A small tsunami triggered by a quake has hit Japan's eastern coast - where the crippled Fukushima nuclear plant is located - but no damage is reported.
The 30cm (1ft) waves reached the region after the 7.1 magnitude tremor struck at a depth of 10km (six miles), about 320km off the coast.
A tsunami alert issued for several areas was later lifted.
Workers at the Fukushima power station had been told to leave waterfront areas for higher ground.
But a Fukushima spokesman later said there was no damage or change in readings at radiation monitoring posts around the plant, according to Reuters news agency.
The Japan Meteorological Agency had warned that a small tsunami - up to one metre (3.3ft) - could reach the eastern coast after the tremor in the Pacific Ocean.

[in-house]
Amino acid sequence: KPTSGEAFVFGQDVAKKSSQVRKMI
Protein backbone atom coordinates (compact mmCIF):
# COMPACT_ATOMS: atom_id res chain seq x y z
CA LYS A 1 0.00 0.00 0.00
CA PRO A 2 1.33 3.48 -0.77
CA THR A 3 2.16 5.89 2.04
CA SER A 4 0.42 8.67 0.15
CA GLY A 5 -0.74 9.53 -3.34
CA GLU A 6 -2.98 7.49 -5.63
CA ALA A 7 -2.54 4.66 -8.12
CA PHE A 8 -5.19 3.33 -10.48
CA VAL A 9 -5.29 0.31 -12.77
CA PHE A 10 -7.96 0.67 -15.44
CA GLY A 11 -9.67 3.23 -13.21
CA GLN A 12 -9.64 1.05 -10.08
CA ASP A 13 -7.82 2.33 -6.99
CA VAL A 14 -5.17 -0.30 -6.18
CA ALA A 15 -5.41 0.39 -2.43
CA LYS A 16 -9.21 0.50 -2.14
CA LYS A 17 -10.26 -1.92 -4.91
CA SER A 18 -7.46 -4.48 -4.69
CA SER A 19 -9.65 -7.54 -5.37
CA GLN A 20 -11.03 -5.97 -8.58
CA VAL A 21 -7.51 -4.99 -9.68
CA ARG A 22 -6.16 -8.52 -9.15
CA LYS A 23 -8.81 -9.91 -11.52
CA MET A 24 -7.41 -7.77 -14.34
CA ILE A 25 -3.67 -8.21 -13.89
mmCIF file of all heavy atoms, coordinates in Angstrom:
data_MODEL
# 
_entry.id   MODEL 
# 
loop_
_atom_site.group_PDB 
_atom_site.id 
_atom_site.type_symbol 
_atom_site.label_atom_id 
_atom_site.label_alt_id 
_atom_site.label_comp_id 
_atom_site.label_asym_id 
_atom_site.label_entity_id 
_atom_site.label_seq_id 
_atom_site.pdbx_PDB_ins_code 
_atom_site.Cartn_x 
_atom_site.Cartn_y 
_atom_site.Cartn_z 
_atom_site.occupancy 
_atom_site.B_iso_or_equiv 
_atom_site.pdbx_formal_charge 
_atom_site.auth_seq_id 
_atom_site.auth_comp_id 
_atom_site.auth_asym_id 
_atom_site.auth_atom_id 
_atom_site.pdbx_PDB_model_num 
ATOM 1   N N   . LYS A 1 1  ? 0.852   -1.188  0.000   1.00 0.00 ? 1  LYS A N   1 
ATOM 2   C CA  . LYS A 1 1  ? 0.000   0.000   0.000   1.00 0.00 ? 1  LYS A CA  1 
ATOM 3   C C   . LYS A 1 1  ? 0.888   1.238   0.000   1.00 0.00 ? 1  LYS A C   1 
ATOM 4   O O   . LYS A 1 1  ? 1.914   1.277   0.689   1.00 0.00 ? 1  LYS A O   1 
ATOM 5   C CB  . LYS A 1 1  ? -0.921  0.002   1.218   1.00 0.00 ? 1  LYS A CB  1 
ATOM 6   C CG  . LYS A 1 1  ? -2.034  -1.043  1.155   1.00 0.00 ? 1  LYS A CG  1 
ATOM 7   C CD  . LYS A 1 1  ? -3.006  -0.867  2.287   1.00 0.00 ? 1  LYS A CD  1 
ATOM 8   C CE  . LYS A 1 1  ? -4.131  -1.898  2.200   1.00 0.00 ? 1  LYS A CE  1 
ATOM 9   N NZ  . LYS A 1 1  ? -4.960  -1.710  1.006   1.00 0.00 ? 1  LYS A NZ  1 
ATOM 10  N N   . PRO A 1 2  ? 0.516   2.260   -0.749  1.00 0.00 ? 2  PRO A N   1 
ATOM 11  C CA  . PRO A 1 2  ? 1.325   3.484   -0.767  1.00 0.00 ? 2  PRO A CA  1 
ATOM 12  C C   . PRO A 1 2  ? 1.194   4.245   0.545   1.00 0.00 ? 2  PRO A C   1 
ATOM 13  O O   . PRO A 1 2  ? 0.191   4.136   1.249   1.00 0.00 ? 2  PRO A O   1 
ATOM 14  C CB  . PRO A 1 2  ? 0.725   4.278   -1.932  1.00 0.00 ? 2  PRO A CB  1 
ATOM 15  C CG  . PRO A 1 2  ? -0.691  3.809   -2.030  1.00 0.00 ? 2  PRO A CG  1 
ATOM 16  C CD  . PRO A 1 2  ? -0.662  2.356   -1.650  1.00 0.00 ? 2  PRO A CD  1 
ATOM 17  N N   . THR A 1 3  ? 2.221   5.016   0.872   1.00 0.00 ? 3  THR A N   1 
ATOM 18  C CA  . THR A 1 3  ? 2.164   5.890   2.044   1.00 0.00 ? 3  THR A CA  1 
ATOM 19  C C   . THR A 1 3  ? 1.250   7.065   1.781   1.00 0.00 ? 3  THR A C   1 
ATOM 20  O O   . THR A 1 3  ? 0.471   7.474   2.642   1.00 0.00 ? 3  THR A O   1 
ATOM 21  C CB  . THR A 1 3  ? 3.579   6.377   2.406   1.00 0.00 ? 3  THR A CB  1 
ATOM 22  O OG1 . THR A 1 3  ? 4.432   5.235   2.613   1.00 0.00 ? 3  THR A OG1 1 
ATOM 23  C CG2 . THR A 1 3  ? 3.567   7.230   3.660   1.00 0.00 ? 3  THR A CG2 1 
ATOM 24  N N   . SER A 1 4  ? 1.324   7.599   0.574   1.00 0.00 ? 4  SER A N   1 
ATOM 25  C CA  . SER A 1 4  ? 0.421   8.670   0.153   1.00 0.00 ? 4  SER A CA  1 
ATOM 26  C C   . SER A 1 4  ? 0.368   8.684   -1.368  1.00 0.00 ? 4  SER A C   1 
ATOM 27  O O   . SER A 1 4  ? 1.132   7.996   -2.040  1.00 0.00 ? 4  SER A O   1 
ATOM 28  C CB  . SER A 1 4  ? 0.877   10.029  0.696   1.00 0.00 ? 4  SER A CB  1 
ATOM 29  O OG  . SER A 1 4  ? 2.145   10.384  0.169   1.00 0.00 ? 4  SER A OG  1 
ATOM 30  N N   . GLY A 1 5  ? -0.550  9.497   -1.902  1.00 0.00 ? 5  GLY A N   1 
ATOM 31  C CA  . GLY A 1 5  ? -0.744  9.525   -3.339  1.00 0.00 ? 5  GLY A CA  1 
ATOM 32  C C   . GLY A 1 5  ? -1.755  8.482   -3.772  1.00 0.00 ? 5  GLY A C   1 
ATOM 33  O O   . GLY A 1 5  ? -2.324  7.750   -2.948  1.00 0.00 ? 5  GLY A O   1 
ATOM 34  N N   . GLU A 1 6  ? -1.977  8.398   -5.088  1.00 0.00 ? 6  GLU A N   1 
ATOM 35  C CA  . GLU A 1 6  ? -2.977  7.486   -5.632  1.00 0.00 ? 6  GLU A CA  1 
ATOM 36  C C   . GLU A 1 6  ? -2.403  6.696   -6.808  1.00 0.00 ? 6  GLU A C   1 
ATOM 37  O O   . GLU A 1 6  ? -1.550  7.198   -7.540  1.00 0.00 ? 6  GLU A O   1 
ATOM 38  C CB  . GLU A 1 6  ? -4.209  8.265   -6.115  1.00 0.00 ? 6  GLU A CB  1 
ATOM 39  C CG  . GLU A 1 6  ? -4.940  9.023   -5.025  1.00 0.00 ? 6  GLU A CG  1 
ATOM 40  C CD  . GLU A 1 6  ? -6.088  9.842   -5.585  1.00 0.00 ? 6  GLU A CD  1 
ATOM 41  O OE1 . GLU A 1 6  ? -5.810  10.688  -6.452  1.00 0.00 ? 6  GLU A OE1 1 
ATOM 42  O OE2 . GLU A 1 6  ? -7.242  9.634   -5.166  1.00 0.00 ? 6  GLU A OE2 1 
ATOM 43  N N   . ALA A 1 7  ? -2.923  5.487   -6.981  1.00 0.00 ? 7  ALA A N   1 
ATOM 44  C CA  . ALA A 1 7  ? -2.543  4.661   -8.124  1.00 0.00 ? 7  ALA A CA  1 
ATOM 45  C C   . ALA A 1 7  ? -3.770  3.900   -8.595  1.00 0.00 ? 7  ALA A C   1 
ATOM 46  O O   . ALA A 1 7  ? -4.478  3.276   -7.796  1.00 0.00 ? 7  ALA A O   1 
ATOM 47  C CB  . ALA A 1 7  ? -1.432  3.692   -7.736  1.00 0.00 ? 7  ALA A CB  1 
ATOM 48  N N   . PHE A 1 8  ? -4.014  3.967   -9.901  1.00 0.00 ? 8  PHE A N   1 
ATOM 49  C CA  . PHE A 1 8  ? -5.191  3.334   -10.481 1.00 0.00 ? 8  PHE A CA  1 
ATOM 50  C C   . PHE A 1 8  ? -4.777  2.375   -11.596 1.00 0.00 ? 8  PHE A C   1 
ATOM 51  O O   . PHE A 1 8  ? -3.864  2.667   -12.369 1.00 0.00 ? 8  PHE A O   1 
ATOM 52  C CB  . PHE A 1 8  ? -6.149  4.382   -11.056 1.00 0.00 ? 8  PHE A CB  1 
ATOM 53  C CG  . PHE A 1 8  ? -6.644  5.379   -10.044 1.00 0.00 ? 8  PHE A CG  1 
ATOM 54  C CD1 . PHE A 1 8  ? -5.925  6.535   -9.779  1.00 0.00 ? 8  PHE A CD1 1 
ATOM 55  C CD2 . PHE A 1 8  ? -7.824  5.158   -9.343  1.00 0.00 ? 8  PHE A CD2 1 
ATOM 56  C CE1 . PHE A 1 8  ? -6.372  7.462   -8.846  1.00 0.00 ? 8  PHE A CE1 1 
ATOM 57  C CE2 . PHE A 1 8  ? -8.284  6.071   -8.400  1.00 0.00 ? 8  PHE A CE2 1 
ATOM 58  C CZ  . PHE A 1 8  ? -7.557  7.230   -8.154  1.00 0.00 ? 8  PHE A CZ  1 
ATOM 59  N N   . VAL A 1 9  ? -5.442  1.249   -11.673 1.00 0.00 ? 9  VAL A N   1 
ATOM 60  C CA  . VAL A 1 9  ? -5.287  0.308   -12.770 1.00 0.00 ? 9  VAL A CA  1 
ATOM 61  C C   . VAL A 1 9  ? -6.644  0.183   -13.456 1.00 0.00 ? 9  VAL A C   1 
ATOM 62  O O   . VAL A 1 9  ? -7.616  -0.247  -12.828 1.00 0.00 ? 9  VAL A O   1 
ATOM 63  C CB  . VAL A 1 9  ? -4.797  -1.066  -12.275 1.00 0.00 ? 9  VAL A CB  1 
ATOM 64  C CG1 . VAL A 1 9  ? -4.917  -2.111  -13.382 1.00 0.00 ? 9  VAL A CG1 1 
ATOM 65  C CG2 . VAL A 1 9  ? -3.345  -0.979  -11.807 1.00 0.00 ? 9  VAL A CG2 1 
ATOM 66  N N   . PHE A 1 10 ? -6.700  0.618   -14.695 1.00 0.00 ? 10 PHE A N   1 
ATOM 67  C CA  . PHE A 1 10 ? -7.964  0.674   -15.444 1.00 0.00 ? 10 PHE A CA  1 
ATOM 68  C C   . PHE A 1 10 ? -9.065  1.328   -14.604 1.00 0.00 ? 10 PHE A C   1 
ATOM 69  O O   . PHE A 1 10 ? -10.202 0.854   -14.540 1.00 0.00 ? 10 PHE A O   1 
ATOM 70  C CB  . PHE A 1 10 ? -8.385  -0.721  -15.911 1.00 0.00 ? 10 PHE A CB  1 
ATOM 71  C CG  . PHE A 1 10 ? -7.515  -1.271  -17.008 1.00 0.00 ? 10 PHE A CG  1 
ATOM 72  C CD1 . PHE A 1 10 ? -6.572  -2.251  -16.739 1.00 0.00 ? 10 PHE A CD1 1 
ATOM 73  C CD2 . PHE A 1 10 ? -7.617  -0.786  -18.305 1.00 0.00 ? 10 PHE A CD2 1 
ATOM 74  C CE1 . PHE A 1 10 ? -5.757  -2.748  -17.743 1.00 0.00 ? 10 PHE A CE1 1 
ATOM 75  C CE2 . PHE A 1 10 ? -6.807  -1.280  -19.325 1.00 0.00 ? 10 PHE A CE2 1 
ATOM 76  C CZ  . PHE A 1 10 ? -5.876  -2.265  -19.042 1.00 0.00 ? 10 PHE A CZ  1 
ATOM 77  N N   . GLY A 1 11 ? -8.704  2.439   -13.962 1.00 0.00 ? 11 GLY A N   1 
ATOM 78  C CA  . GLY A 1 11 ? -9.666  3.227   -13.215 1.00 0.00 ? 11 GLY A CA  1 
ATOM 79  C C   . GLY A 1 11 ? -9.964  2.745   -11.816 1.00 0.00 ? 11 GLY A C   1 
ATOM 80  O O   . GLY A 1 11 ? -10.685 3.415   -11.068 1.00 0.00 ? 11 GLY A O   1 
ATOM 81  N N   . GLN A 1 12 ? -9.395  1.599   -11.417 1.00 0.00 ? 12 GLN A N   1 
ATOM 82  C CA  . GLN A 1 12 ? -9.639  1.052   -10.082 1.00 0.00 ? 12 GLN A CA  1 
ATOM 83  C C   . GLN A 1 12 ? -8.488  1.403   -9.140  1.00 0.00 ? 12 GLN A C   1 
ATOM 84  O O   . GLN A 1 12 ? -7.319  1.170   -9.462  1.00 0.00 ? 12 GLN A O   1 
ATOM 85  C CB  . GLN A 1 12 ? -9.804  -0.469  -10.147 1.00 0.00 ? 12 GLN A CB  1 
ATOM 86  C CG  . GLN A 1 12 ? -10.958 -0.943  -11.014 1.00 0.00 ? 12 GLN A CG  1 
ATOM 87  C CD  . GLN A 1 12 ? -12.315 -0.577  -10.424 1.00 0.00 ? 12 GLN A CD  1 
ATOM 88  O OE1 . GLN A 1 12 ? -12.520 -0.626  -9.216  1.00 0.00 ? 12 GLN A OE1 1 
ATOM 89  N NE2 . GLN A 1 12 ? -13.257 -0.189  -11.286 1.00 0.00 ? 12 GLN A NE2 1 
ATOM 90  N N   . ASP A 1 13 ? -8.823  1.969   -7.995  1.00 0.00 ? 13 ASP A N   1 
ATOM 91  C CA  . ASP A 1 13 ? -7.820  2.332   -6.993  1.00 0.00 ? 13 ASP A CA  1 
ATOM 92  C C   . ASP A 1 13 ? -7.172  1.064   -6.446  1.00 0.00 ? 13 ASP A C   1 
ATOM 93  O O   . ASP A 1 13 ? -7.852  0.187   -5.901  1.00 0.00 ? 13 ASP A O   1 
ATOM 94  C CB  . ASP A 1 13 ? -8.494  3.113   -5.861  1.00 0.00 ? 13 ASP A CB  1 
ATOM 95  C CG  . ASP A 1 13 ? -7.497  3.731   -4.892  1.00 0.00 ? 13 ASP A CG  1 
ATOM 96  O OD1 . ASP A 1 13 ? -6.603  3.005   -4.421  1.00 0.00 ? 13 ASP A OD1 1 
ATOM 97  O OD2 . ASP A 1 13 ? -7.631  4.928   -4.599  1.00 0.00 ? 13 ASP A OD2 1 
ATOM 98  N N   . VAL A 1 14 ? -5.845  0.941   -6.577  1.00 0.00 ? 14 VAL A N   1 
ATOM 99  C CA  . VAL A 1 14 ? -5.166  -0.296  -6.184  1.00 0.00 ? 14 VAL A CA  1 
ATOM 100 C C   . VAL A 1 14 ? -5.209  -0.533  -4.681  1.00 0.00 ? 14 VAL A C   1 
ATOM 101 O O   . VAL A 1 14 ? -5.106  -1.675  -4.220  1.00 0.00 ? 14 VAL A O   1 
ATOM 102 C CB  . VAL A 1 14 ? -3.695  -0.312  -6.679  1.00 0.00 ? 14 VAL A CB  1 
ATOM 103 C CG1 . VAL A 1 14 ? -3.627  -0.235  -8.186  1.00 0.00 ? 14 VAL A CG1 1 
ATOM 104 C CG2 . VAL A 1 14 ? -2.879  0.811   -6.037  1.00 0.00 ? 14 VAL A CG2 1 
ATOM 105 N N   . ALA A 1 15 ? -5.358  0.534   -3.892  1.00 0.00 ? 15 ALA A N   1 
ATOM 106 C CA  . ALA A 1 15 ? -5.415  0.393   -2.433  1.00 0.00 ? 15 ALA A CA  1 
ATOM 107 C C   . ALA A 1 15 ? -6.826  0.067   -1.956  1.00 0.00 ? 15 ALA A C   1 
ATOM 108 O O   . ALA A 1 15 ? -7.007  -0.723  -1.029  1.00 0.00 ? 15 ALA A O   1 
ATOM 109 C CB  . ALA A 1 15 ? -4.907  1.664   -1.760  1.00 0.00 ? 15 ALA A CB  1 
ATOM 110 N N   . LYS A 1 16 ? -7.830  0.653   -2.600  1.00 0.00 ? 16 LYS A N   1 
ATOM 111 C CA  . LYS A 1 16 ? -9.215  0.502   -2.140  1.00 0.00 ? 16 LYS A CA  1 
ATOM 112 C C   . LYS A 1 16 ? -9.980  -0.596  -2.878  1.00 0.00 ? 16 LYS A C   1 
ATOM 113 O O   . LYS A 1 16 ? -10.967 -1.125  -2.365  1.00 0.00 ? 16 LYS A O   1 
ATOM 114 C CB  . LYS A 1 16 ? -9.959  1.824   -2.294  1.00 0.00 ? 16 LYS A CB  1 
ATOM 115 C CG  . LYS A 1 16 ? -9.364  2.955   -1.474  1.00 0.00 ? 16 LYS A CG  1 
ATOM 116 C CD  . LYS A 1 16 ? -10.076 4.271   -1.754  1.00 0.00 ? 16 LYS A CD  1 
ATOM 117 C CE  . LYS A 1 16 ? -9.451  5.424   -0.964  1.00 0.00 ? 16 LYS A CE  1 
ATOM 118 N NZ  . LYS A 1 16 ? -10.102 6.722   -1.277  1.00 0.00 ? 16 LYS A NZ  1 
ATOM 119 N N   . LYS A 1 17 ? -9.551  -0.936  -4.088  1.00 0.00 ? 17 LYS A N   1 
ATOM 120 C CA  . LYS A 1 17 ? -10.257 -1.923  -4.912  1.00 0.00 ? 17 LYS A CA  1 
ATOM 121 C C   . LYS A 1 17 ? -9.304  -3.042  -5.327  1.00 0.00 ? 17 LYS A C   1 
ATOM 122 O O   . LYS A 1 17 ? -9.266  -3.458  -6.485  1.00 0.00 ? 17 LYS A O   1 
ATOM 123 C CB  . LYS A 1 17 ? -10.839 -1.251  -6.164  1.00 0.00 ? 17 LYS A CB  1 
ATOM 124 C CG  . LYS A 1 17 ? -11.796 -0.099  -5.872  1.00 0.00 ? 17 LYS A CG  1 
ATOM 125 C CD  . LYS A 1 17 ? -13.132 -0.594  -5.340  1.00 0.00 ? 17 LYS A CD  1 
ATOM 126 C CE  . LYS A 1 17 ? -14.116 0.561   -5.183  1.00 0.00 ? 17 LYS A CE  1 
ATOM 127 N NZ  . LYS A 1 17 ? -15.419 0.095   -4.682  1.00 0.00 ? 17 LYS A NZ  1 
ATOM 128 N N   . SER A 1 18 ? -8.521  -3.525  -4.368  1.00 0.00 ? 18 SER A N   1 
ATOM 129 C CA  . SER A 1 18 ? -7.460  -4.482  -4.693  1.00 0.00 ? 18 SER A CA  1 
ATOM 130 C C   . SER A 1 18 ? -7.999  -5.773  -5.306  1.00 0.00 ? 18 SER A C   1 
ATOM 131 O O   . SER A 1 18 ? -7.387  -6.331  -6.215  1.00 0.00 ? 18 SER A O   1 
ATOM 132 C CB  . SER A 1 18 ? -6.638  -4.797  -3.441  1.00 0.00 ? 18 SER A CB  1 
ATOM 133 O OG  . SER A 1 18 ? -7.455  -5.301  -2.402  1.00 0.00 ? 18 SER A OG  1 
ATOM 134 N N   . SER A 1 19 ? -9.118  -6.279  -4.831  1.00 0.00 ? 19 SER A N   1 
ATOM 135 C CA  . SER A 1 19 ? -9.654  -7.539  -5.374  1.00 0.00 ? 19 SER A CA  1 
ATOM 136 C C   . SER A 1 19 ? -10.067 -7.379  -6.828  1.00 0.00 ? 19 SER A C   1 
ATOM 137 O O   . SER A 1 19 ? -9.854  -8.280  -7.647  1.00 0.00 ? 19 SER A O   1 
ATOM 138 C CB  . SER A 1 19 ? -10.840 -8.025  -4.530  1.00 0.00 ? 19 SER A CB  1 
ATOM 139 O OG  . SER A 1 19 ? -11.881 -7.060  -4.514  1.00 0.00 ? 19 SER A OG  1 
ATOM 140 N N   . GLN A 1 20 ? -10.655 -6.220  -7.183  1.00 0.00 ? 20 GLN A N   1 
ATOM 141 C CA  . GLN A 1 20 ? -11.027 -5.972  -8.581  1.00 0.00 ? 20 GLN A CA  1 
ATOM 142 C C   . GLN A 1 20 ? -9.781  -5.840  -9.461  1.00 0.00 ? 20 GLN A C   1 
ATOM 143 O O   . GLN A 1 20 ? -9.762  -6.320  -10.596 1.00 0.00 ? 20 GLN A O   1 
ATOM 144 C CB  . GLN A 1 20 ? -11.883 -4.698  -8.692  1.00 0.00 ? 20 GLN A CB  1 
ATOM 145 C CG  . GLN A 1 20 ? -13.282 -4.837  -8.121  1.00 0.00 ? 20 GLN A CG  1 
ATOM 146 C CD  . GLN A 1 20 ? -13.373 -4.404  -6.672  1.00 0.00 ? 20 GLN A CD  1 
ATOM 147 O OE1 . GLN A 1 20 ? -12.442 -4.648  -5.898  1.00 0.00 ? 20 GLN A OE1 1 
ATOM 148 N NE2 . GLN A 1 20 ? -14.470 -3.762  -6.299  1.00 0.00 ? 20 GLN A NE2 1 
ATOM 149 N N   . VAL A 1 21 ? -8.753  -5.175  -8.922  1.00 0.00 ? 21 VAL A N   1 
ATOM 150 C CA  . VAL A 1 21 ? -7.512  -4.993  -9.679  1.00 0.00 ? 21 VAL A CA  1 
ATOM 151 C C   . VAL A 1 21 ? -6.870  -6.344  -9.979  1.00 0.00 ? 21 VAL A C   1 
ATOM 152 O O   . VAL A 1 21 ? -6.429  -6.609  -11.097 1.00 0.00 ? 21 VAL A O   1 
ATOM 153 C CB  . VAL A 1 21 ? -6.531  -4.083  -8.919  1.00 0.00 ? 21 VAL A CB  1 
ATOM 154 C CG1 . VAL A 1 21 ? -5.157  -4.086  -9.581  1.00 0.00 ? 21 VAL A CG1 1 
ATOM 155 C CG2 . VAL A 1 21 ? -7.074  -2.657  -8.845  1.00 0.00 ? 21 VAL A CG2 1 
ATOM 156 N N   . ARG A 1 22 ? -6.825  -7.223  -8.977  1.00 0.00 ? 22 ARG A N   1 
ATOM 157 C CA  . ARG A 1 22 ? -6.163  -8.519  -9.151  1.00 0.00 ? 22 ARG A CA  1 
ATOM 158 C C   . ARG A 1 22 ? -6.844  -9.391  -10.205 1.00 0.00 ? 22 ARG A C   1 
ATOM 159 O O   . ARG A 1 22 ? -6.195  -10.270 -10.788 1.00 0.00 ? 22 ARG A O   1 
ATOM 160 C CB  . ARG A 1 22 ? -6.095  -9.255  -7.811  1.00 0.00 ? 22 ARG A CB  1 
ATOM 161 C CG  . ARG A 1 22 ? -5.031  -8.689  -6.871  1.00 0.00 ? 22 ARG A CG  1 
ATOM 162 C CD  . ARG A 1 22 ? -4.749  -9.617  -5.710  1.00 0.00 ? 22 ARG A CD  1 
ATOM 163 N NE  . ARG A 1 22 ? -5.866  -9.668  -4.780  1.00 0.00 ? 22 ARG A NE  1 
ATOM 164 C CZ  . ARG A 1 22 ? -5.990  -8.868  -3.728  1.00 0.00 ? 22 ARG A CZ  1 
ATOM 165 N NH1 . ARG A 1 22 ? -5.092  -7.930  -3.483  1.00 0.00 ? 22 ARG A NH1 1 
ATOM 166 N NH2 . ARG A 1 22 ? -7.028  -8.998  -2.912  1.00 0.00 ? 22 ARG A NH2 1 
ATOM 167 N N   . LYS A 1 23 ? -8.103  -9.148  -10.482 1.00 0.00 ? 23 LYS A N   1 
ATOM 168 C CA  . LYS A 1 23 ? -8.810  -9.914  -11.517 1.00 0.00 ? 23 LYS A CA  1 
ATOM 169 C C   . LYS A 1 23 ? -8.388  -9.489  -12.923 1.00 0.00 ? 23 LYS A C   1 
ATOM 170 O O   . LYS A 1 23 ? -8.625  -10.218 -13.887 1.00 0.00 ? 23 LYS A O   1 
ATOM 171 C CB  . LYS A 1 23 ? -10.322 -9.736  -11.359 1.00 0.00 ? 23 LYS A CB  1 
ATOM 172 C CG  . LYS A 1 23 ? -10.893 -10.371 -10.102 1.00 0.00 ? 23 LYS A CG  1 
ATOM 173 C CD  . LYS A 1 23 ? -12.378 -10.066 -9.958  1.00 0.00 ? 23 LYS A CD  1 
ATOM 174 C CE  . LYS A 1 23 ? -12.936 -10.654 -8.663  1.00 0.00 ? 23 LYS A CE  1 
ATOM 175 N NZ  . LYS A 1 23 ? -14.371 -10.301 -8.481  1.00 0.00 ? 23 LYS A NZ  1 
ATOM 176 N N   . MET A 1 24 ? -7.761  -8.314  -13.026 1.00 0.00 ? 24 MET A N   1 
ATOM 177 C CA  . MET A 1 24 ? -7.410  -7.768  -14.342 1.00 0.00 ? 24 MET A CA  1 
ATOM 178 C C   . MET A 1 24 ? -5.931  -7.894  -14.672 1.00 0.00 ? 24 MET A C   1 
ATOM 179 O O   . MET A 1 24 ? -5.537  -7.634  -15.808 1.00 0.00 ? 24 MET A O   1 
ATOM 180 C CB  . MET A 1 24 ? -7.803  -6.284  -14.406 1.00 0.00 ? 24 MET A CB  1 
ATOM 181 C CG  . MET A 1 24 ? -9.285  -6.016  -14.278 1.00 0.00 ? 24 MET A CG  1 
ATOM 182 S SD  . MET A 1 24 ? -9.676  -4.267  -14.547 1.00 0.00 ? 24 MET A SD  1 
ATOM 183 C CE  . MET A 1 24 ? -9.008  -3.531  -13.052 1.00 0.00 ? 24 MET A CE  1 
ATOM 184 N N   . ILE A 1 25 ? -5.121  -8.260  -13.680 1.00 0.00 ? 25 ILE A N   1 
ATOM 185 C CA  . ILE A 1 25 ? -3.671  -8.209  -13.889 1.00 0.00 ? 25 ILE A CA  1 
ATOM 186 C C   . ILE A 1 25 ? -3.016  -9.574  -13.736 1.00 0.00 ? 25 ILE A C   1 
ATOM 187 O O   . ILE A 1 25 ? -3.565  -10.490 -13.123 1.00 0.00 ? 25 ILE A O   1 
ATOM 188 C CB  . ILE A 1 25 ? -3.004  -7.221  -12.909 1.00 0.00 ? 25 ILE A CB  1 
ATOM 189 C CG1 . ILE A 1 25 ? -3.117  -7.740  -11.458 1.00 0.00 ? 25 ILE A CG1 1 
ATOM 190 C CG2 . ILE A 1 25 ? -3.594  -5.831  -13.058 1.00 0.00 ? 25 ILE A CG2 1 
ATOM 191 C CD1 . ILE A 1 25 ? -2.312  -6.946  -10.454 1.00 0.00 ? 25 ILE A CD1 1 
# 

The agency had also issued a "yellow" advisory for Fukushima and the prefectures of Iwate, Miyagi, Ibaraki and parts of Chiba.
But it added: "Though there may be slight sea-level change in coastal regions, no tsunami damage is expected."
The earthquake struck at about 02:10 local time on Saturday (17:10 GMT Friday).
The tsunami advisory was lifted about two hours later.
The Fukushima reactors were damaged by the earthquake and tsunami of March 2011.
Since then, most of Japan's nuclear reactors have remained off, amid impassioned debate over nuclear energy.
More than 18,000 people were left dead or missing in that disaster.